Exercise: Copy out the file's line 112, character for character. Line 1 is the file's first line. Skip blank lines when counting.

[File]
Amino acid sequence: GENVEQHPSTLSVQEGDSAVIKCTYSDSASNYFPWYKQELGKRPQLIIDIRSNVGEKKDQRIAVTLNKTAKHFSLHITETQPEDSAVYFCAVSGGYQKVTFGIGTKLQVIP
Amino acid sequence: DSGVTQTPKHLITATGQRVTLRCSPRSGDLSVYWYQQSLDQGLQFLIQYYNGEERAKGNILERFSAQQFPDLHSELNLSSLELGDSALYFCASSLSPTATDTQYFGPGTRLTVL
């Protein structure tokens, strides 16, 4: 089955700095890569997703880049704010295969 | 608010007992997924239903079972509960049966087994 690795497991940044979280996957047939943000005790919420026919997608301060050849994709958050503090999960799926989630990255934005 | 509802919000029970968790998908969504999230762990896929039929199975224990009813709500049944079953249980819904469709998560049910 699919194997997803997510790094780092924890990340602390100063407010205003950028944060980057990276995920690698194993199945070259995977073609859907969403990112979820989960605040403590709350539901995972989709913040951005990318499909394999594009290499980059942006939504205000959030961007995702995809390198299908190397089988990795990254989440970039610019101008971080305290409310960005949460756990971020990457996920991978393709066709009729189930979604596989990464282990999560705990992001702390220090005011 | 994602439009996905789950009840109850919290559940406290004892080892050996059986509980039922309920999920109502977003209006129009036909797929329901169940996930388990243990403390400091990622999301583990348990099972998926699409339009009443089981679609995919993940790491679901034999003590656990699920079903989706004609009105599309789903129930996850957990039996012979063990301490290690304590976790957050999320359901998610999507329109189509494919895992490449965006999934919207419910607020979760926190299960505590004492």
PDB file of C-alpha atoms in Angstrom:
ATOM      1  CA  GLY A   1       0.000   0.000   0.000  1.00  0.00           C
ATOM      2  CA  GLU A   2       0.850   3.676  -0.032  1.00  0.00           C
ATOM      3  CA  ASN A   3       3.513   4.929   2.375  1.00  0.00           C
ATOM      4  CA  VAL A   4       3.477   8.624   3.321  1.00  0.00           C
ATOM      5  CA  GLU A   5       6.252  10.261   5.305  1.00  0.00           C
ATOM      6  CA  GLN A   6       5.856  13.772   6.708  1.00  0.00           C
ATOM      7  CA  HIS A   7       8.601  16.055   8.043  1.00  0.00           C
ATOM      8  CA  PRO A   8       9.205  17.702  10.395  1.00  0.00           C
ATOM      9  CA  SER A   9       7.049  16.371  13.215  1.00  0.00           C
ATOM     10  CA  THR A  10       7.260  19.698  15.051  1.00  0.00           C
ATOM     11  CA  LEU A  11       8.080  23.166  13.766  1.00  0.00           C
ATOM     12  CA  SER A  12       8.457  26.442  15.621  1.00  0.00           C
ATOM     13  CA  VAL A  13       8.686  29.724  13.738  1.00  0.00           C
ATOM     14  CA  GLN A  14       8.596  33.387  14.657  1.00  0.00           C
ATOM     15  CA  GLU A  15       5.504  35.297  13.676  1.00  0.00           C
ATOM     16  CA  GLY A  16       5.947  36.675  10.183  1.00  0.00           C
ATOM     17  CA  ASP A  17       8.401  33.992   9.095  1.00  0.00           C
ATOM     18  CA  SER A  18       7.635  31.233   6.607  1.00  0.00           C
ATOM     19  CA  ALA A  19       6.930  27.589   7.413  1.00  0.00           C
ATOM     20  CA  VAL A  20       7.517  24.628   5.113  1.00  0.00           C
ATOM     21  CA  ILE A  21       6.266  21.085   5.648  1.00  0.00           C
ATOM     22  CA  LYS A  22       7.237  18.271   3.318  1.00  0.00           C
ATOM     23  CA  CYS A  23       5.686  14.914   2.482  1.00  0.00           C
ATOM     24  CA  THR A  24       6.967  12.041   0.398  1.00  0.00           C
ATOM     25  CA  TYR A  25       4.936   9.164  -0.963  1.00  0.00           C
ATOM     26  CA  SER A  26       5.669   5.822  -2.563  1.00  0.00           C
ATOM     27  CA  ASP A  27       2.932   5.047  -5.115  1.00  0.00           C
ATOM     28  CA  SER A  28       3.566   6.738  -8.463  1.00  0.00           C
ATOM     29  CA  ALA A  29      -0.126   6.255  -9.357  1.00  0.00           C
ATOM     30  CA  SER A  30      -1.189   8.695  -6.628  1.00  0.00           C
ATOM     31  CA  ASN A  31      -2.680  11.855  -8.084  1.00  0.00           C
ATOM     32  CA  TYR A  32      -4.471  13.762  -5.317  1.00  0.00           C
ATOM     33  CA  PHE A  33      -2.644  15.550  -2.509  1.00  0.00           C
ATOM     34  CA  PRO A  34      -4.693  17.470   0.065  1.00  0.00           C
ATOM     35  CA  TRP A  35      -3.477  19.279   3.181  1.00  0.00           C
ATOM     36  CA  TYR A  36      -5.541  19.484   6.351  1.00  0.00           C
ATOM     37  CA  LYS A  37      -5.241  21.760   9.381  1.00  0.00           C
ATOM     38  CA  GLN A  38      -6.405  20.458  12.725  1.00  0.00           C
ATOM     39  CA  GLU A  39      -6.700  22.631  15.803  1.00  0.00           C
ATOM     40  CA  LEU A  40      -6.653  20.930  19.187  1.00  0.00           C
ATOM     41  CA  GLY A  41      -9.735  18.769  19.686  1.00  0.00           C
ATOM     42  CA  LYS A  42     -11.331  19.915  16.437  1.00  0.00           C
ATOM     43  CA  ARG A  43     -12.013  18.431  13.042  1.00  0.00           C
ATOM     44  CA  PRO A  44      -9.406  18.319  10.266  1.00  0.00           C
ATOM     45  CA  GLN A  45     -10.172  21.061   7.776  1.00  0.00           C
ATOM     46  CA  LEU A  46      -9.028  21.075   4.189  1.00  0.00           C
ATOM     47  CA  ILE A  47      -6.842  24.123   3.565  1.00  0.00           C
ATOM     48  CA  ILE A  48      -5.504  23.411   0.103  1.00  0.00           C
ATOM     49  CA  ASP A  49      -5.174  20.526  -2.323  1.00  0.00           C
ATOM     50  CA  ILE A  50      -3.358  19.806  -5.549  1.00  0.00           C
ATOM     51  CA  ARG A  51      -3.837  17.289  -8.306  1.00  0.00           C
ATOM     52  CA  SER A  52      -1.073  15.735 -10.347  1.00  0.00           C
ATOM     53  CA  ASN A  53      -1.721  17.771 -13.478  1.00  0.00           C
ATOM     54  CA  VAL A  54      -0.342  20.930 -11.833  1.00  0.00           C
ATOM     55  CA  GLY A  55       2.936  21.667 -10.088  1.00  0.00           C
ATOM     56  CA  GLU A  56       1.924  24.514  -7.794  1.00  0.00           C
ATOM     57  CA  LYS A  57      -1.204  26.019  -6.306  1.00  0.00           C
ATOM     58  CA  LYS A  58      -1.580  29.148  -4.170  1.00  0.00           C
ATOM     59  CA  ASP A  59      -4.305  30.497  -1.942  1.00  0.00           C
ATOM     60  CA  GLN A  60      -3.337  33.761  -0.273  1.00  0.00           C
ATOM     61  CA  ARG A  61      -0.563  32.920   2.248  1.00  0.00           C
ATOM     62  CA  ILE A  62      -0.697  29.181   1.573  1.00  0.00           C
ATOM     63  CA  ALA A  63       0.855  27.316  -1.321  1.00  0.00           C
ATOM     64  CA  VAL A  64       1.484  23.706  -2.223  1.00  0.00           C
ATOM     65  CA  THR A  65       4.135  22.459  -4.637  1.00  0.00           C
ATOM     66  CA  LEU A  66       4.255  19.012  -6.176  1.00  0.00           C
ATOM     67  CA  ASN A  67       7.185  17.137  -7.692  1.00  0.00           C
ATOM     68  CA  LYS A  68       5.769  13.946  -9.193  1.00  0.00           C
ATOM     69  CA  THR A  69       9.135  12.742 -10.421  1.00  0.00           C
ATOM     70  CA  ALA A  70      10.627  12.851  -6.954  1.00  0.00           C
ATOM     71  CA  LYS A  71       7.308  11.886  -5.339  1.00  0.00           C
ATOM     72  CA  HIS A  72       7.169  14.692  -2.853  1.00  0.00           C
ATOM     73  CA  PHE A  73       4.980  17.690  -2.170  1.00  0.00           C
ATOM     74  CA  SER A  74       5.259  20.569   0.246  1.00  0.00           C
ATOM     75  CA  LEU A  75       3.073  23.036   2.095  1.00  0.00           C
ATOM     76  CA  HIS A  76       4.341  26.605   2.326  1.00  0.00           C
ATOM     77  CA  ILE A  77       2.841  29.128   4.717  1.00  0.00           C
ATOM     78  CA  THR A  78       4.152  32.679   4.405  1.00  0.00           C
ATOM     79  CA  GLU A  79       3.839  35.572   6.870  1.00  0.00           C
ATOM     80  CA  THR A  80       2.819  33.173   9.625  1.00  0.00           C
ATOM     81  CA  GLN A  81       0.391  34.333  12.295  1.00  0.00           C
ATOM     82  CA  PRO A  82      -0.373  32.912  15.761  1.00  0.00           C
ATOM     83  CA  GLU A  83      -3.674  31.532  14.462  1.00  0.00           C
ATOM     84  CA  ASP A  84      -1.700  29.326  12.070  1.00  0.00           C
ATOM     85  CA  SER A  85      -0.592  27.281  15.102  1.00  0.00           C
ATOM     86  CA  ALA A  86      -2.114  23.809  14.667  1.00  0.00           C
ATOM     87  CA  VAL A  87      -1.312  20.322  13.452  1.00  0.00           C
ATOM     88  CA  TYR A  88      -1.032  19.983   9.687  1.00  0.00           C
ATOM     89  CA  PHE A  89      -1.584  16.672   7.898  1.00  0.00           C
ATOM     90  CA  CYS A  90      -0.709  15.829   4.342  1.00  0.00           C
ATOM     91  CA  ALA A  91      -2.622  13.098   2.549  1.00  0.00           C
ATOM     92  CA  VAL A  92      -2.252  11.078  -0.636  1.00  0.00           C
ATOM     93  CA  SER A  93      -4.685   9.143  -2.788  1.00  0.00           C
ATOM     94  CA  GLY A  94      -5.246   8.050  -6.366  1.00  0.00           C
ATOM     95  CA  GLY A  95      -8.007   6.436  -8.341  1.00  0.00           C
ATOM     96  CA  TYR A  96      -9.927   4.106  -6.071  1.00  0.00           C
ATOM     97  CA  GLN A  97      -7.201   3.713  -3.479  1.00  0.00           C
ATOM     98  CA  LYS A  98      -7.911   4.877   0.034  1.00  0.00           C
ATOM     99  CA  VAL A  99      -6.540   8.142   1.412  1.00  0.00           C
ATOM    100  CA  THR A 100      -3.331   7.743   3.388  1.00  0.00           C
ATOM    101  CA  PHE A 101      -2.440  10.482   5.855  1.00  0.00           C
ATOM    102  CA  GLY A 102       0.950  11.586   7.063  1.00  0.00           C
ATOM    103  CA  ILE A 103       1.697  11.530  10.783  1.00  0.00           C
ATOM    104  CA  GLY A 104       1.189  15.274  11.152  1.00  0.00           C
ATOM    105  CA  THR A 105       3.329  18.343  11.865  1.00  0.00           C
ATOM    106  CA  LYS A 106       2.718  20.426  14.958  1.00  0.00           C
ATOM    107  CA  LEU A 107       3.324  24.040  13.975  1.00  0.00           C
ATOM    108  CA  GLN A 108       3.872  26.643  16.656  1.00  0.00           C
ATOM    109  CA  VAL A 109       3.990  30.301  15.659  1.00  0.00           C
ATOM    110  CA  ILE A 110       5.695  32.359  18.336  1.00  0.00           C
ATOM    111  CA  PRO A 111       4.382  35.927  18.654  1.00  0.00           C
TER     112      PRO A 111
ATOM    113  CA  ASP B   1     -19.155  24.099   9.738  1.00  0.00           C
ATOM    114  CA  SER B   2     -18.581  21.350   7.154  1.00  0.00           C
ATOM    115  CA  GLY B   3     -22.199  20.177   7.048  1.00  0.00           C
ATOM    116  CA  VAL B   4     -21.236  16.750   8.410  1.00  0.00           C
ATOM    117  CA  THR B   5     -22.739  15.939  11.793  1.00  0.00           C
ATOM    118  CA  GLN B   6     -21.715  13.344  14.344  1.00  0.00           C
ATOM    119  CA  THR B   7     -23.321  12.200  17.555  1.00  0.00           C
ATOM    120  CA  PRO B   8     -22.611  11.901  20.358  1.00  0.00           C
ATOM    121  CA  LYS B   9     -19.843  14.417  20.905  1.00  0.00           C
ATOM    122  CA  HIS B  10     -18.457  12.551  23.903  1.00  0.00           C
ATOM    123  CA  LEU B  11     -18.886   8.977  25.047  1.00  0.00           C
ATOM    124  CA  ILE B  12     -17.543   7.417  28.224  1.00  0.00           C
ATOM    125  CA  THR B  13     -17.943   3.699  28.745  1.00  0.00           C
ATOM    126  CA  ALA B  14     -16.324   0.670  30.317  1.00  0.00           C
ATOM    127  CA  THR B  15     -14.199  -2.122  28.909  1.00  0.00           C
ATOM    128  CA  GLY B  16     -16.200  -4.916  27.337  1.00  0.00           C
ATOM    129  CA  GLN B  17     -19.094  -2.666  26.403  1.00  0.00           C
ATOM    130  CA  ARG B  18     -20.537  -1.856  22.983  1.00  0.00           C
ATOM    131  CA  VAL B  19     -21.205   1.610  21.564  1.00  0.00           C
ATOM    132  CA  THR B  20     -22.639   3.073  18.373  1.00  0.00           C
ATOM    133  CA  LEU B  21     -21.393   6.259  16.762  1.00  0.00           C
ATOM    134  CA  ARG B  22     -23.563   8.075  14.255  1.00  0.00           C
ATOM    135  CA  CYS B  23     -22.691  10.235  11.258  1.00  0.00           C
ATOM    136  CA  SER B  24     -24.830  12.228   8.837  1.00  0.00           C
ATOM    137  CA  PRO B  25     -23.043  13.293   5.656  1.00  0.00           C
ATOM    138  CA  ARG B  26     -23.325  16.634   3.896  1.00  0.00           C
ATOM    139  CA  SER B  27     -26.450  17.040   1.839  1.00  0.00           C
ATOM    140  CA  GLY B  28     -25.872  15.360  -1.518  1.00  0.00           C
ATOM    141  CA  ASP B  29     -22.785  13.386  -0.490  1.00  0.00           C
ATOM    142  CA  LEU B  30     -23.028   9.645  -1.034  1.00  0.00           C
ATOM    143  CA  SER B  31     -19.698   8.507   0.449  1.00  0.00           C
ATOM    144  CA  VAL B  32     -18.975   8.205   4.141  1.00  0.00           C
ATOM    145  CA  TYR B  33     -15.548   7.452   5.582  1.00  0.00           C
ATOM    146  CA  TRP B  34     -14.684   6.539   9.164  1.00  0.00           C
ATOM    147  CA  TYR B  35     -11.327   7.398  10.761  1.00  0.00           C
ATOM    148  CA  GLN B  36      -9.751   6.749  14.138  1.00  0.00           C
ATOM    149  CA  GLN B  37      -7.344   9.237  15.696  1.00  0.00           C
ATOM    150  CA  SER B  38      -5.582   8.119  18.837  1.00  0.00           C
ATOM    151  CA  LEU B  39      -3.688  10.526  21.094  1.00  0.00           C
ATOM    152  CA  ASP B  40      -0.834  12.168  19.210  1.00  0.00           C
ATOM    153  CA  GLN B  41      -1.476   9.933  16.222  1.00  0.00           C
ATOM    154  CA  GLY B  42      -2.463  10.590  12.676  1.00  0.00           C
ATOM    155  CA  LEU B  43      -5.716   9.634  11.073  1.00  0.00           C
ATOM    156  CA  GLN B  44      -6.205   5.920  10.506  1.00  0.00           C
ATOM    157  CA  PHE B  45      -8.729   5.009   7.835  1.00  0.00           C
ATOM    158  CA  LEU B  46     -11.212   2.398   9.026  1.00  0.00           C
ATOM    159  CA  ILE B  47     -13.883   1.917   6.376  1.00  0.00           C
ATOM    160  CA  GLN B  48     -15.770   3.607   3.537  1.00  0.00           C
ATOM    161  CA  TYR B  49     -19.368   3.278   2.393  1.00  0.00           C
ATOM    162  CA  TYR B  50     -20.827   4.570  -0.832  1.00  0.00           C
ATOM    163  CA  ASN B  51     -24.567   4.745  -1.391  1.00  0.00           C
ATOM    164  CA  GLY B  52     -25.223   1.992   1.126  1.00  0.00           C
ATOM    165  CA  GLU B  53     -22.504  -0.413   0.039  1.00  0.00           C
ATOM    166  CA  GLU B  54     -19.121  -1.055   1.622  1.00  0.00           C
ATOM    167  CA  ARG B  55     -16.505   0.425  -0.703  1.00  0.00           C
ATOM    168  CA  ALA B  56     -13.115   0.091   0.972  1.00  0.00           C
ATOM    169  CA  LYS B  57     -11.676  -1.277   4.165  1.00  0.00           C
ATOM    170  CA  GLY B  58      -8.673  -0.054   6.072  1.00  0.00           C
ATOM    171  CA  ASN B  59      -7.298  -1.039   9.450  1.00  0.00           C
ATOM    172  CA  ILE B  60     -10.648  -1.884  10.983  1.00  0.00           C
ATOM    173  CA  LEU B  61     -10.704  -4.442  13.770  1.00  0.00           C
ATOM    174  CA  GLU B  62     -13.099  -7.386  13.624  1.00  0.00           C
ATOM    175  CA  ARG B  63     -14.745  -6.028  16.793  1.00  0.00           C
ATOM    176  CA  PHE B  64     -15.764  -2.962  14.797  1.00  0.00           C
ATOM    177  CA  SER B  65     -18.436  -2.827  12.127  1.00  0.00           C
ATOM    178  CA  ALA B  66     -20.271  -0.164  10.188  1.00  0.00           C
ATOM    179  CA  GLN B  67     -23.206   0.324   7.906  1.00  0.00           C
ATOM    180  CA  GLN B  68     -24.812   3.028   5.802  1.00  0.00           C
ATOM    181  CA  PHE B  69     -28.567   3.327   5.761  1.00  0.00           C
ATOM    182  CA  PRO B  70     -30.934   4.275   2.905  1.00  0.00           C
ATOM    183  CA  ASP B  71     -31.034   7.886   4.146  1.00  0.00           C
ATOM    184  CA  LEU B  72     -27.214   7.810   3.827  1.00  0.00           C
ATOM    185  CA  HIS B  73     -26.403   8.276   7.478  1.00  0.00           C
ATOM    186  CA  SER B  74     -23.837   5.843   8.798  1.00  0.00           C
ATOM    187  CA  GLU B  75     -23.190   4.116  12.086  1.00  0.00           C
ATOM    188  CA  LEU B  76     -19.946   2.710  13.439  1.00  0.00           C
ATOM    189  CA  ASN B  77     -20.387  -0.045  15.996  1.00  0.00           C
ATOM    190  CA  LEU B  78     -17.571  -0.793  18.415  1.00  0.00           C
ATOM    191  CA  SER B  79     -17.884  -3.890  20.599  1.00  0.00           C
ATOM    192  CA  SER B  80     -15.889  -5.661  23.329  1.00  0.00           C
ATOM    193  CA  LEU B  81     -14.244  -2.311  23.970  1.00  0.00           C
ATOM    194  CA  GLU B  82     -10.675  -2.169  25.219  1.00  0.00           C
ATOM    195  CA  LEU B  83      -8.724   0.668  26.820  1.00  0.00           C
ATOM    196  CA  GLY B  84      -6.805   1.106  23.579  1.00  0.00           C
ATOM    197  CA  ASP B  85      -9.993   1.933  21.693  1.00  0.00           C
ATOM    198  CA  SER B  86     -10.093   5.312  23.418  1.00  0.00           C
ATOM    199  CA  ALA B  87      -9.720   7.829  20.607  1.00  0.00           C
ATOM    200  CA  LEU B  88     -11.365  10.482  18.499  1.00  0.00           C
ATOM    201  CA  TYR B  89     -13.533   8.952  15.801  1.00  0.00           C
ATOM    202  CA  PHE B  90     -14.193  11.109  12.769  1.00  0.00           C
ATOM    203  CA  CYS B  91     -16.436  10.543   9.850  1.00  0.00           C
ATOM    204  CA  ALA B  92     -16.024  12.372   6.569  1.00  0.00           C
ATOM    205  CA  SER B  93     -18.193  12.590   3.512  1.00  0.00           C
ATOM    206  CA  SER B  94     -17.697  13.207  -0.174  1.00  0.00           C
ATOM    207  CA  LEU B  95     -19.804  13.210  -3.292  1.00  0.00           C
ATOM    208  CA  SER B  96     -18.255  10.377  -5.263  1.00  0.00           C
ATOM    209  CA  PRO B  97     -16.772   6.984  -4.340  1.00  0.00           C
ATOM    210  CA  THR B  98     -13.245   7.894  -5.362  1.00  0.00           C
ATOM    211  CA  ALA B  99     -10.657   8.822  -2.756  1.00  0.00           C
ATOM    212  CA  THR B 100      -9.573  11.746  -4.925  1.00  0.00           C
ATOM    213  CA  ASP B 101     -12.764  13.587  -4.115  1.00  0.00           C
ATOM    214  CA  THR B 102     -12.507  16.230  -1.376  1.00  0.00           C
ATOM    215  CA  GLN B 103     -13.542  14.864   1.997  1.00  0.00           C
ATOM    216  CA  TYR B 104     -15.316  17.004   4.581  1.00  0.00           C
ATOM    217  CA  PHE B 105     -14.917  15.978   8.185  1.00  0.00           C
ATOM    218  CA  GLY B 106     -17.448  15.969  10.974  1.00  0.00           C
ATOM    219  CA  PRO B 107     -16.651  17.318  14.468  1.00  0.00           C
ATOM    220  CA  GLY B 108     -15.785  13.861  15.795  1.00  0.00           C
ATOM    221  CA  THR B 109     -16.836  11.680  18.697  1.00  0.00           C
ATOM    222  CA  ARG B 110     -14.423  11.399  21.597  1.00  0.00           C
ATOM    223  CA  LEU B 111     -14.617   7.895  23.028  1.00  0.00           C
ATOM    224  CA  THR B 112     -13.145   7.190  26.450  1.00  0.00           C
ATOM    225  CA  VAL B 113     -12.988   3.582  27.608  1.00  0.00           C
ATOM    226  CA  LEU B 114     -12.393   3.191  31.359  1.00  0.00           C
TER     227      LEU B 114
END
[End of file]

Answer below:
ATOM    108  CA  GLN A 108       3.872  26.643  16.656  1.00  0.00           C